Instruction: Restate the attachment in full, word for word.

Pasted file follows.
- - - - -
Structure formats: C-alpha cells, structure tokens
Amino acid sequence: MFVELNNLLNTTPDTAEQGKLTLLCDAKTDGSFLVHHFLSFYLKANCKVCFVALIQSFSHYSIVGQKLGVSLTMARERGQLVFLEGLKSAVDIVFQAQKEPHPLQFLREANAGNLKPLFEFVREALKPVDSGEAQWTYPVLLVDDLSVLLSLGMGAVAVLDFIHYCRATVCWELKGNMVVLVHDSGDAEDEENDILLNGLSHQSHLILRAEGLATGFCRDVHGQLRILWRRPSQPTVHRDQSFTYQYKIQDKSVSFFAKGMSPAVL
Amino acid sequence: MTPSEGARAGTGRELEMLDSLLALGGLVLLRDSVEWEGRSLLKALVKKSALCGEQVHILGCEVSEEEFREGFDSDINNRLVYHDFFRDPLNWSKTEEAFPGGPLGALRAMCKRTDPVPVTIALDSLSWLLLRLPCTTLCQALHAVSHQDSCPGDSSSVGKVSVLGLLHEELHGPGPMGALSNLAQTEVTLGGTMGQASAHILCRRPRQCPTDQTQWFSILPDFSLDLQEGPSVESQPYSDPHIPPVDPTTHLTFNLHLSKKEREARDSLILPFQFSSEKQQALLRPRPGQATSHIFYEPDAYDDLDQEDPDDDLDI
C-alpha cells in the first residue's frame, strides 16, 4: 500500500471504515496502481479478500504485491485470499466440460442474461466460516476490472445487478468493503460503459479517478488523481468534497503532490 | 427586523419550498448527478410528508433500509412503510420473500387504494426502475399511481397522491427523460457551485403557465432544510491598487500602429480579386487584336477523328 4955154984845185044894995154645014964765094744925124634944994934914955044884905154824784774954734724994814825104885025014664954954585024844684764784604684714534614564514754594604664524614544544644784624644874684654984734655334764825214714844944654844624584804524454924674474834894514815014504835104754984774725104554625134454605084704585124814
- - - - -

Structure formats: C-alpha cells, structure tokens
Amino acid sequence: MFVELNNLLNTTPDTAEQGKLTLLCDAKTDGSFLVHHFLSFYLKANCKVCFVALIQSFSHYSIVGQKLGVSLTMARERGQLVFLEGLKSAVDIVFQAQKEPHPLQFLREANAGNLKPLFEFVREALKPVDSGEAQWTYPVLLVDDLSVLLSLGMGAVAVLDFIHYCRATVCWELKGNMVVLVHDSGDAEDEENDILLNGLSHQSHLILRAEGLATGFCRDVHGQLRILWRRPSQPTVHRDQSFTYQYKIQDKSVSFFAKGMSPAVL
Amino acid sequence: MTPSEGARAGTGRELEMLDSLLALGGLVLLRDSVEWEGRSLLKALVKKSALCGEQVHILGCEVSEEEFREGFDSDINNRLVYHDFFRDPLNWSKTEEAFPGGPLGALRAMCKRTDPVPVTIALDSLSWLLLRLPCTTLCQALHAVSHQDSCPGDSSSVGKVSVLGLLHEELHGPGPMGALSNLAQTEVTLGGTMGQASAHILCRRPRQCPTDQTQWFSILPDFSLDLQEGPSVESQPYSDPHIPPVDPTTHLTFNLHLSKKEREARDSLILPFQFSSEKQQALLRPRPGQATSHIFYEPDAYDDLDQEDPDDDLDI
C-alpha cells in the first residue's frame, strides 16, 4: 500500500471504515496502481479478500504485491485470499466440460442474461466460516476490472445487478468493503460503459479517478488523481468534497503532490 | 427586523419550498448527478410528508433500509412503510420473500387504494426502475399511481397522491427523460457551485403557465432544510491598487500602429480579386487584336477523328 4955154984845185044894995154645014964765094744925124634944994934914955044884905154824784774954734724994814825104885025014664954954585024844684764784604684714534614564514754594604664524614544544644784624644874684654984734655334764825214714844944654844624584804524454924674474834894514815014504835104754984774725104554625134454605084704585124814